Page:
Monday, November 8, 2010

A mushroom is a mushroom is not just a mushroom

I like to cook.  I may not always create everything from scratch but I do enjoy jazzing up stuff.  Last night was Big Pasta Dinner Night (a revival of a tradition from my husband's bachelor days) and I took out a jar of sauce that I'd gotten on sale at Henry's and put it in the pot.  I tasted it and it NEEDED something.  So I added some garlic and zucchini and chopped bell peppers.  It still needed something.  I added pumpkin puree and it still needed something.  I added a carrot slurry that I mixed in the blender.  And it STILL needed.  That's when I had the bright idea of making it a mushroom sauce.  I added in some sliced buttom mushrooms, and then I remembered we had dried shiitaake mushrooms in the cupboard....and then I saw the tree ears.

Tree Ear fungus growing on a tree.
Tree Ears are found in Asian grocery stores with all the other dried fungus.  Once rehydrated in some warm water, they are tasty and nutritious and an indespensible ingredient in Chinese cooking.  They are not, however, common or even heard of in European cooking.  But I thought, a fungus is a fungus, why not add them to the sauce.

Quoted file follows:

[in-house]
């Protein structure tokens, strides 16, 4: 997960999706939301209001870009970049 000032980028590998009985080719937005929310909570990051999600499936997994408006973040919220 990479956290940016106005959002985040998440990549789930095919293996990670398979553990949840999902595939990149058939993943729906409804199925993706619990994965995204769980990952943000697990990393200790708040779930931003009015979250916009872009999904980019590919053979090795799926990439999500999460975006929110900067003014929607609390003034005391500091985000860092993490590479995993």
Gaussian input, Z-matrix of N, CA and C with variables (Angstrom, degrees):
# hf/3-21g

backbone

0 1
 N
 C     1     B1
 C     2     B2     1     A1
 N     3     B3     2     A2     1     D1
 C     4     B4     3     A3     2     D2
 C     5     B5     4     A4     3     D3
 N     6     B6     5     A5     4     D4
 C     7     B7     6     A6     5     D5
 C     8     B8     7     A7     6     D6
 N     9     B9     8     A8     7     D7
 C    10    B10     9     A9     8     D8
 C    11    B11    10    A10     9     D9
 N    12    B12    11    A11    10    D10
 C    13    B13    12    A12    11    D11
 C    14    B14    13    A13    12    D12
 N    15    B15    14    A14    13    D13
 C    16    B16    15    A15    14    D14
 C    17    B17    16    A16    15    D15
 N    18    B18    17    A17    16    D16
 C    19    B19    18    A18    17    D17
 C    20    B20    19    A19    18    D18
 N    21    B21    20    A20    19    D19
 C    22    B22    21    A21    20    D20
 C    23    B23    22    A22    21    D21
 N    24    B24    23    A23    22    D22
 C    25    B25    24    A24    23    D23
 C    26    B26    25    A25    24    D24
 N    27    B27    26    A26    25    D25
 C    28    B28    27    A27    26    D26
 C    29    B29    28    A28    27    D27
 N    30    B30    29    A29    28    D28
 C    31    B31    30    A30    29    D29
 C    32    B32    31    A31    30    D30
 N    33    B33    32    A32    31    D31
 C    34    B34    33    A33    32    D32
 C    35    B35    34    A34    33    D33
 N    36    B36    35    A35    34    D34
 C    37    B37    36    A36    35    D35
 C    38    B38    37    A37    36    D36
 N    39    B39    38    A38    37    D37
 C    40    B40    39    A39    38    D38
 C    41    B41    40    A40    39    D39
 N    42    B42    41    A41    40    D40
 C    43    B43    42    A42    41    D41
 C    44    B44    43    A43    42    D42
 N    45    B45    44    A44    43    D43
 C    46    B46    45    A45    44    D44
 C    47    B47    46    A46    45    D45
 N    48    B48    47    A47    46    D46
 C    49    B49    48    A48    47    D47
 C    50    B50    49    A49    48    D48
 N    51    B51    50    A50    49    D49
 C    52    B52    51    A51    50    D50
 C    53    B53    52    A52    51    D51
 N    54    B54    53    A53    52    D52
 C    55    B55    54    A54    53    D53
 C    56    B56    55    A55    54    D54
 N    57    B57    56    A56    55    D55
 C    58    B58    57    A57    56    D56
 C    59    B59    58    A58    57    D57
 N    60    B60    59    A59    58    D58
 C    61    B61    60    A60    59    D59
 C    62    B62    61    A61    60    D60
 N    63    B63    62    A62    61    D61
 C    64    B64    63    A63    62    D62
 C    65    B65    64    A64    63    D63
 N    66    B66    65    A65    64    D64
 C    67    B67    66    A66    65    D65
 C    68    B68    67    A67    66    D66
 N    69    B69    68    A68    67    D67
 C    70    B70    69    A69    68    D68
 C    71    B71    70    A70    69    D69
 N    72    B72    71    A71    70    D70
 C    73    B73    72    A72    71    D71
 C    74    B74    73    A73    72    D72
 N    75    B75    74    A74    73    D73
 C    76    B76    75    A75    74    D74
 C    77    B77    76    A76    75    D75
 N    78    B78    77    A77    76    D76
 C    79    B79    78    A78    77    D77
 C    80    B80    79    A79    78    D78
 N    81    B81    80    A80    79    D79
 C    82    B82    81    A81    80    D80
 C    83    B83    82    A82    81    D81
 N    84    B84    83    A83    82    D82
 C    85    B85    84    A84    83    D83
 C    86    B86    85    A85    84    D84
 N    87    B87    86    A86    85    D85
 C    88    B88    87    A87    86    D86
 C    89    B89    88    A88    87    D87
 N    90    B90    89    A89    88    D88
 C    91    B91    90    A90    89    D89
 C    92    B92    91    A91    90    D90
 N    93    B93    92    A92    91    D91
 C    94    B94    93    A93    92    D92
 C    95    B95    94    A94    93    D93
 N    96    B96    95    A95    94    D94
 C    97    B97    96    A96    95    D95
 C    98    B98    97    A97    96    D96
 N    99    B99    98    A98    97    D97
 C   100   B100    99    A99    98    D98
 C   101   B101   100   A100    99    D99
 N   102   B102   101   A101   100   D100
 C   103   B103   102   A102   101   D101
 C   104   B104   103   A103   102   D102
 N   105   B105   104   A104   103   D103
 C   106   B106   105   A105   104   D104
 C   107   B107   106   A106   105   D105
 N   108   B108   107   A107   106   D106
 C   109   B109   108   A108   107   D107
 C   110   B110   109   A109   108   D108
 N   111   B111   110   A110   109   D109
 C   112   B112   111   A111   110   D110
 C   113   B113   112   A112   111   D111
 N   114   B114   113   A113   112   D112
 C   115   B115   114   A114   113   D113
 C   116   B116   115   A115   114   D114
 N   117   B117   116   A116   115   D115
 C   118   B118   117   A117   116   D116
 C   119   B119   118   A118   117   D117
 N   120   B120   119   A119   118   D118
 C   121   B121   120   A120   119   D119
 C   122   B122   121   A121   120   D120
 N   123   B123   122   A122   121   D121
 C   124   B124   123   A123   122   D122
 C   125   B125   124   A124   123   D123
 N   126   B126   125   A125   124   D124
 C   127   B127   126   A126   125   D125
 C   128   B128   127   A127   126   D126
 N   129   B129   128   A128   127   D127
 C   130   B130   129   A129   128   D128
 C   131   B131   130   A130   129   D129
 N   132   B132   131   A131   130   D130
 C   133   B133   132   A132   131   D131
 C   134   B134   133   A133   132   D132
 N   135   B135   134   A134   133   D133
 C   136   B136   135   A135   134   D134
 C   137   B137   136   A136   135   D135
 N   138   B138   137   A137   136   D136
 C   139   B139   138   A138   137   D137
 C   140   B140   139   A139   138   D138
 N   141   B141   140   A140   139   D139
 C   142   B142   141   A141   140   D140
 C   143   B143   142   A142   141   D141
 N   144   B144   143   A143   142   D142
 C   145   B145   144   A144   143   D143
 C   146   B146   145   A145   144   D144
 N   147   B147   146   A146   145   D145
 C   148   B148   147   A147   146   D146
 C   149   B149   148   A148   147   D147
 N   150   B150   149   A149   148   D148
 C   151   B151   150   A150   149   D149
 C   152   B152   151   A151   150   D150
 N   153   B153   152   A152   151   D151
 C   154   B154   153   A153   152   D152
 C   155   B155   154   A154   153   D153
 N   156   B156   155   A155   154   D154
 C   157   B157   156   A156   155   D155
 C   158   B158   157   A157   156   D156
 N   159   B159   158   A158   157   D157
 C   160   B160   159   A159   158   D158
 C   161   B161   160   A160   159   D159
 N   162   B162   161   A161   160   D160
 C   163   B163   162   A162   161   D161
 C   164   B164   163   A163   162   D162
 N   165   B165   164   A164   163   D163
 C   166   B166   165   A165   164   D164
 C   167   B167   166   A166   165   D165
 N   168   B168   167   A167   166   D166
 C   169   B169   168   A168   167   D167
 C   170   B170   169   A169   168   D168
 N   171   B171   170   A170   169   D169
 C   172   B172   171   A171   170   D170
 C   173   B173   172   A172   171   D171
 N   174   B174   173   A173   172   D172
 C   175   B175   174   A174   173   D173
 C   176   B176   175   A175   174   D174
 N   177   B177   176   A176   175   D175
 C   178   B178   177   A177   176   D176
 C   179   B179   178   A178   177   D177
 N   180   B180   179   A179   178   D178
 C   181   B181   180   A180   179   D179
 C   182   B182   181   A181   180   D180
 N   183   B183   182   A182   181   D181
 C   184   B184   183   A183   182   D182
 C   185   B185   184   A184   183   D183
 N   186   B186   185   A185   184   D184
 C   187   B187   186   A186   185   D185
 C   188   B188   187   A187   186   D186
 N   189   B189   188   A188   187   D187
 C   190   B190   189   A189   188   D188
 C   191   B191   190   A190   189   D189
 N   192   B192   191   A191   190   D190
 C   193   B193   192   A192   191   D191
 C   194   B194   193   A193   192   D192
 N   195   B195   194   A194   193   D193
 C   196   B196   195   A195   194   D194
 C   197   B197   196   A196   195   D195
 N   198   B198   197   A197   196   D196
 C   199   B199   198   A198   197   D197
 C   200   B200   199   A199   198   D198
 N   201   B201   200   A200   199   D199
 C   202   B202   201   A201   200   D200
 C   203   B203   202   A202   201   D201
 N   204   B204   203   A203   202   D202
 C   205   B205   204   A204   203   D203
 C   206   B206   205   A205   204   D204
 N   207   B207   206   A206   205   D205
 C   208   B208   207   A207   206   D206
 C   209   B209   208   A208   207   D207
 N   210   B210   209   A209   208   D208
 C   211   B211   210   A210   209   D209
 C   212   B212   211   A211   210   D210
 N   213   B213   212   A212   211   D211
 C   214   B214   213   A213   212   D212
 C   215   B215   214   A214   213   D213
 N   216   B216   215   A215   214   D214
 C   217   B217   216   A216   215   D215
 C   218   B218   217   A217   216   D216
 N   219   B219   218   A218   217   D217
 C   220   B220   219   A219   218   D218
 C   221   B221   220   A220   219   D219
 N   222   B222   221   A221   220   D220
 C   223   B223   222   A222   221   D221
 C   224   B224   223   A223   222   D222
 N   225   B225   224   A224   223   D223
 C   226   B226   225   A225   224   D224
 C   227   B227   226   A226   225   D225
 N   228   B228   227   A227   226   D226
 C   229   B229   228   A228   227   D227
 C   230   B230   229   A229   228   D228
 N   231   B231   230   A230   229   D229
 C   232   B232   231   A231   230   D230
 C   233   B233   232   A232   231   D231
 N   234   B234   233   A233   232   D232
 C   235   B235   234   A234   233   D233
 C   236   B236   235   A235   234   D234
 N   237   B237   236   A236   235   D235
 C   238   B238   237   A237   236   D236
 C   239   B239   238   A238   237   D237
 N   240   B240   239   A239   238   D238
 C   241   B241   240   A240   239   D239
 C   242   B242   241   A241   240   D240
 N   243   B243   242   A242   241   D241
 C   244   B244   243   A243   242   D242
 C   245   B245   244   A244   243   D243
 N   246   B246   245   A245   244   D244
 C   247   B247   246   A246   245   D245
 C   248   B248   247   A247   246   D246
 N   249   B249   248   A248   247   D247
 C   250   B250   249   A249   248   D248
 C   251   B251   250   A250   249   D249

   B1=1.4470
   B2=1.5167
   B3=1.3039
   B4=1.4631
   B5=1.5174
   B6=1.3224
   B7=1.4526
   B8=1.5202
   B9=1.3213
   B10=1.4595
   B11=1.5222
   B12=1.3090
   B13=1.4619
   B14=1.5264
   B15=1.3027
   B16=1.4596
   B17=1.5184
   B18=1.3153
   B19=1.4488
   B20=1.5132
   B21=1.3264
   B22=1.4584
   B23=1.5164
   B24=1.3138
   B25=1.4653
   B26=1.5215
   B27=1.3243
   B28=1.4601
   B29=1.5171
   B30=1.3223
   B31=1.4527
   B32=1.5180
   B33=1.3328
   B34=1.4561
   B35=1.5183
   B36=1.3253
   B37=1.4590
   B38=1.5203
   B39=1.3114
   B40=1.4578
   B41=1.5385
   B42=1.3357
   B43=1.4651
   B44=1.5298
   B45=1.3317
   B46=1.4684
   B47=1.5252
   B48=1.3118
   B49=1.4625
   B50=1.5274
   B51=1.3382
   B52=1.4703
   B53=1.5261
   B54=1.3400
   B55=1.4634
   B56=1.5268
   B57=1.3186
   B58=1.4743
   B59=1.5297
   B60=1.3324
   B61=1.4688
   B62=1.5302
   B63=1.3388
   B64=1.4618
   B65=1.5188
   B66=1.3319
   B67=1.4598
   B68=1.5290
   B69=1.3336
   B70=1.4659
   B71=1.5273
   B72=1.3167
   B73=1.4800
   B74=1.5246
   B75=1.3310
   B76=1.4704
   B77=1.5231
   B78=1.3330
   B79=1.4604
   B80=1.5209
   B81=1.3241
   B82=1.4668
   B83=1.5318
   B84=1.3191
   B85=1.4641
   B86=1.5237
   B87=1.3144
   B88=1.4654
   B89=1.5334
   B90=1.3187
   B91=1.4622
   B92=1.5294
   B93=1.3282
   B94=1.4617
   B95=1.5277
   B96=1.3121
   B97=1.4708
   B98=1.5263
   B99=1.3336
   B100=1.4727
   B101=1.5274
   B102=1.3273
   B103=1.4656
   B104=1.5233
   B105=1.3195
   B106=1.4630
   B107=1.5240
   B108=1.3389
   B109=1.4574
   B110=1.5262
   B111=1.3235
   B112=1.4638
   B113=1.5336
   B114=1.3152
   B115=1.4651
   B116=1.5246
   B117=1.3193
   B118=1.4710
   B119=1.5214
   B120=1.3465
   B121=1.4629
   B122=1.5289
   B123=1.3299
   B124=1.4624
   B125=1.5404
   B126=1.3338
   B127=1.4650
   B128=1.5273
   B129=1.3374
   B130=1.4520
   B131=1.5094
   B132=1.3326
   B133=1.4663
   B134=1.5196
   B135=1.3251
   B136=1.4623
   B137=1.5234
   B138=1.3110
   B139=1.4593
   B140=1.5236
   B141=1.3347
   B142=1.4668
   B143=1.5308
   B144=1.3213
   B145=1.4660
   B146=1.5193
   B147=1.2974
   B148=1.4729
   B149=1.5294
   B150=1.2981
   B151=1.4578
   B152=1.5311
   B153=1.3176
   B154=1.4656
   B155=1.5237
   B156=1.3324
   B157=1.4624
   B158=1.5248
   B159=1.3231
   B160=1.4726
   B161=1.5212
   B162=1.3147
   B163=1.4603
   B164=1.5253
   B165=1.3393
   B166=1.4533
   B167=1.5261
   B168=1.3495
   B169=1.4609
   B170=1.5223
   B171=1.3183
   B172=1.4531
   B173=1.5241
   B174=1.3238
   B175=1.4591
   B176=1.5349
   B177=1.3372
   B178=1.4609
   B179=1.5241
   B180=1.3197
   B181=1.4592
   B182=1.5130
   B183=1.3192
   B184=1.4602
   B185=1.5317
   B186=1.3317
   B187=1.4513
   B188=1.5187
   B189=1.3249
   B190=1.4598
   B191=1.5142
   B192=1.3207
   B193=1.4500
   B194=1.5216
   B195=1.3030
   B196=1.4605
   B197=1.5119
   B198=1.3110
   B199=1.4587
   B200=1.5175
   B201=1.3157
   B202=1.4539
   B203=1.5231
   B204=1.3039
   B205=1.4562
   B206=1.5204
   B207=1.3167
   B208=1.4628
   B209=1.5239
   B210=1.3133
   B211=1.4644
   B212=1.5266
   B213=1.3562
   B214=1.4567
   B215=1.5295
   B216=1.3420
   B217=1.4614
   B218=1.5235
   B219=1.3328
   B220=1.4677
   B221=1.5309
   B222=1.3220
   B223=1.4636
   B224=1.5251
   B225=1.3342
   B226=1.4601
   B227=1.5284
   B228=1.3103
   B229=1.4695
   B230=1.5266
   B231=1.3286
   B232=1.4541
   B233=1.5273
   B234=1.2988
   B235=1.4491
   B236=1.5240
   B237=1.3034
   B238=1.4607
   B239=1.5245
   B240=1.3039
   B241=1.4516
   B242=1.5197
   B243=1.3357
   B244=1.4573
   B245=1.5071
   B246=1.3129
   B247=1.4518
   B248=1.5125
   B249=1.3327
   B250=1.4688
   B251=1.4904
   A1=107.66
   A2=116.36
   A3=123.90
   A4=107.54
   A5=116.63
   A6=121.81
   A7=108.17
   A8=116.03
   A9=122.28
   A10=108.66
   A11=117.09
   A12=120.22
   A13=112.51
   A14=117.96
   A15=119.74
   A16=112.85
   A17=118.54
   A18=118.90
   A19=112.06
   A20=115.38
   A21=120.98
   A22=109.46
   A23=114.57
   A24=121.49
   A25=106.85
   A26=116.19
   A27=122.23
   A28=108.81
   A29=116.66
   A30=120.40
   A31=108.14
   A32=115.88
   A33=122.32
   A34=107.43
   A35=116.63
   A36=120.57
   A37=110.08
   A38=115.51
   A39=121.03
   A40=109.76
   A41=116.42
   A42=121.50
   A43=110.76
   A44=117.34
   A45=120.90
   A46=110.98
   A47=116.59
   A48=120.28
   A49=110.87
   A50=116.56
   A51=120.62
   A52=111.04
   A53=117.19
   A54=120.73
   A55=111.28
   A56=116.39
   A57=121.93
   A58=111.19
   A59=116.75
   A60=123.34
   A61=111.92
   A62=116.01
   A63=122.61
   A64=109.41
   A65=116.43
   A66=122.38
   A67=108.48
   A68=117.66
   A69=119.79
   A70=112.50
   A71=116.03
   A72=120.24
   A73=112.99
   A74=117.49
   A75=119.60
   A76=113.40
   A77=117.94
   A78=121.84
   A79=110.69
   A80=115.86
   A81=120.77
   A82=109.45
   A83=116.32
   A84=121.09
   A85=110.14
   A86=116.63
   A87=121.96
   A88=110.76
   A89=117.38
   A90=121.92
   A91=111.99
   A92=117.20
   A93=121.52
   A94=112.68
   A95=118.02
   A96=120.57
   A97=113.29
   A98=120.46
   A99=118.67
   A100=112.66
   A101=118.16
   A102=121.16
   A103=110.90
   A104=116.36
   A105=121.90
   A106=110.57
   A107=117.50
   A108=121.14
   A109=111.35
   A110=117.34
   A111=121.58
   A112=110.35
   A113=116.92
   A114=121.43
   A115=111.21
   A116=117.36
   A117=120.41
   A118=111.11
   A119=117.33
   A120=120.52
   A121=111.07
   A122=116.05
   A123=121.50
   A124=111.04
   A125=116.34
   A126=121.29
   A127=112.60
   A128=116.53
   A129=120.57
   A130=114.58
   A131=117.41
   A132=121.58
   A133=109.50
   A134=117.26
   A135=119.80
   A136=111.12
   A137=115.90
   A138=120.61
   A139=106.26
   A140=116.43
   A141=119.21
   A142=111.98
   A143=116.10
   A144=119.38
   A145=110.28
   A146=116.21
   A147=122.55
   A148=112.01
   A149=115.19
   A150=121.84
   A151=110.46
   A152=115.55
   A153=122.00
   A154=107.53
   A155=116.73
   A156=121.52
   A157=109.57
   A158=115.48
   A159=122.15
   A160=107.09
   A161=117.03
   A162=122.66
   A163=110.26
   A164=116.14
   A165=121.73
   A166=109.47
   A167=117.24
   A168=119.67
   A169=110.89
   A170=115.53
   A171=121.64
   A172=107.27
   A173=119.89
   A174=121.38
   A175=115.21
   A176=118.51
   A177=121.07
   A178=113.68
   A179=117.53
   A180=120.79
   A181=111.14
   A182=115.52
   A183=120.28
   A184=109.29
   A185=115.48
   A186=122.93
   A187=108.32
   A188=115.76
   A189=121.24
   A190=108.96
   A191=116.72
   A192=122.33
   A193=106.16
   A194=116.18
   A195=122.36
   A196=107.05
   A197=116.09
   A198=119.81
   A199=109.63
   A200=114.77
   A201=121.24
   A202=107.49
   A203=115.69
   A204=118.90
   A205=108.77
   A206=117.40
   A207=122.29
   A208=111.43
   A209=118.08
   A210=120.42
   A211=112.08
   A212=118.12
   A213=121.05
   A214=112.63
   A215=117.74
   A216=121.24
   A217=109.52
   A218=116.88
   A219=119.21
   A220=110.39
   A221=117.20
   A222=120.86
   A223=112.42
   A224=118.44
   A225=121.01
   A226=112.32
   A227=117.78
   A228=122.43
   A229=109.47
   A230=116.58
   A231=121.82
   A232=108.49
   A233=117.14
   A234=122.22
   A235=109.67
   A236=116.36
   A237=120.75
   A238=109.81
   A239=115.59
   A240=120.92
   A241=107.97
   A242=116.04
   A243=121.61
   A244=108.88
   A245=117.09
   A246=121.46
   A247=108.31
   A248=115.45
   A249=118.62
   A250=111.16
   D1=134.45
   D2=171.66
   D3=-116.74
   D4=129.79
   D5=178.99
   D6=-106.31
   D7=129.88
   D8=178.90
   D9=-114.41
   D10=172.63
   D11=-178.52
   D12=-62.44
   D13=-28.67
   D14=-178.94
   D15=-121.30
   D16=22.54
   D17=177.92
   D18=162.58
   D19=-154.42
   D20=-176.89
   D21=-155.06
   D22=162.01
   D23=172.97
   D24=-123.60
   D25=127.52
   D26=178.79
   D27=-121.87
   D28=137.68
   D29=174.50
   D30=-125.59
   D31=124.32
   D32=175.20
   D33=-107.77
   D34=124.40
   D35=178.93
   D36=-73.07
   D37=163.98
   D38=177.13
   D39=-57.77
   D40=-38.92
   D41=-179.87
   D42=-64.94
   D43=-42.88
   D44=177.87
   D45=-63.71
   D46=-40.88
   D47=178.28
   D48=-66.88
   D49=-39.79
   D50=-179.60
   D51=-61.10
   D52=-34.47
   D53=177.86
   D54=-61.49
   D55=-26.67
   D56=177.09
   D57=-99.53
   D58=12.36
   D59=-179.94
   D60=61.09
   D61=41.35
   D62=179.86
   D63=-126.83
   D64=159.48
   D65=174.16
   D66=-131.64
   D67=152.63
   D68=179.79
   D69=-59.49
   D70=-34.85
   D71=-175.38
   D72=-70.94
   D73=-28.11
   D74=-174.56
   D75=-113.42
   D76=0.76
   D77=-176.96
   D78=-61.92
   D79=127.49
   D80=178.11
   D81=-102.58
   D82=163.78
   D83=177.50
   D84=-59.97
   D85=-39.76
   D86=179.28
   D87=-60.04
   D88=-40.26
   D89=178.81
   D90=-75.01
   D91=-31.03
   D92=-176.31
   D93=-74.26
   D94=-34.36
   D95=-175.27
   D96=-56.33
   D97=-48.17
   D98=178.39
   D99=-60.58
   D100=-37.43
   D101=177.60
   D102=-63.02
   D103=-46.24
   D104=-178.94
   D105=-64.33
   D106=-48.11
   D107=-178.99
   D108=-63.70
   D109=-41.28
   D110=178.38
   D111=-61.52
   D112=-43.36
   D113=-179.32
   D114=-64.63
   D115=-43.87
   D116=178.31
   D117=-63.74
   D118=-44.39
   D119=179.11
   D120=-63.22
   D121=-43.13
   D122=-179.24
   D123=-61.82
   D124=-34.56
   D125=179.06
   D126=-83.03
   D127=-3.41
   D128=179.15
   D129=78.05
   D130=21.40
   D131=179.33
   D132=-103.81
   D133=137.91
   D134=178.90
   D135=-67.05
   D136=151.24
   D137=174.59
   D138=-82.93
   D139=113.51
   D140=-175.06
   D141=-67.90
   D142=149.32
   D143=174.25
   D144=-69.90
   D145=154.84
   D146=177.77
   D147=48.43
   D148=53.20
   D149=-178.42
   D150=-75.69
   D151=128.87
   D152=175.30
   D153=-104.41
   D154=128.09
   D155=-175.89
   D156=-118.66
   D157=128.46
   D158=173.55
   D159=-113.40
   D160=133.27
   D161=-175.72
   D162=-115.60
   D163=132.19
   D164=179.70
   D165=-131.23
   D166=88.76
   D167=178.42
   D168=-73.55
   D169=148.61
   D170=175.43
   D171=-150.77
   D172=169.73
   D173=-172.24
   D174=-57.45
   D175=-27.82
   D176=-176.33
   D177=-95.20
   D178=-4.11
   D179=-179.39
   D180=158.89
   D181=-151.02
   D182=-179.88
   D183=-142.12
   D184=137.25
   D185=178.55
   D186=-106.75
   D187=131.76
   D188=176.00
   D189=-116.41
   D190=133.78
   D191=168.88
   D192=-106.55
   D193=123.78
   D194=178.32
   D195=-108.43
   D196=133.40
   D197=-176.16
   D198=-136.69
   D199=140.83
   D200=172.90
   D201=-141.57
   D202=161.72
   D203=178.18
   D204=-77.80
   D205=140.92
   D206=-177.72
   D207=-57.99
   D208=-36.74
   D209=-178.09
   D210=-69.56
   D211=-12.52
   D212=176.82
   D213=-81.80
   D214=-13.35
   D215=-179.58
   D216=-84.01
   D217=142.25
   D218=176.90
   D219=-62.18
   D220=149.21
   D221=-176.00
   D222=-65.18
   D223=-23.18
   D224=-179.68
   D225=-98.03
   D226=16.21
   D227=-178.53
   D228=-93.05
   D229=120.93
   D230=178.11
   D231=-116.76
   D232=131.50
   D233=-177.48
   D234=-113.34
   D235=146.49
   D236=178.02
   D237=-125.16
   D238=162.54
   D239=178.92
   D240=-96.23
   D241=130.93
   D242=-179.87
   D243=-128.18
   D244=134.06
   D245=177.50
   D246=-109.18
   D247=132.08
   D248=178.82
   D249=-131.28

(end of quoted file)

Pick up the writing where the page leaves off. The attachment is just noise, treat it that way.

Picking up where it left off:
Button mushrooms have a meaty flavor and are delicious in sauce or on pizza (or even grilled by themselves).  Shiitaake mushrooms, once rehydrated, also have a rich meaty flavor.  Tree Ears (or Mu Er as they are called in Mandarin) have a rather chewy texture reminiscent of overcooked calimari.  I'd forgotten this quintessential characteristic of the tree ear.  It has been years since I used to them, and I think the last time I used them it was for Hot and Sour Soup which really needs that texture.

My dear husband was a bit taken aback when he saw black strings in the pasta sauce, but he tried them.  And he did not like them.  He is from New York City where they take Italian food very seriously.  Tree Ears are not a welcome addition into list of approved ingredients.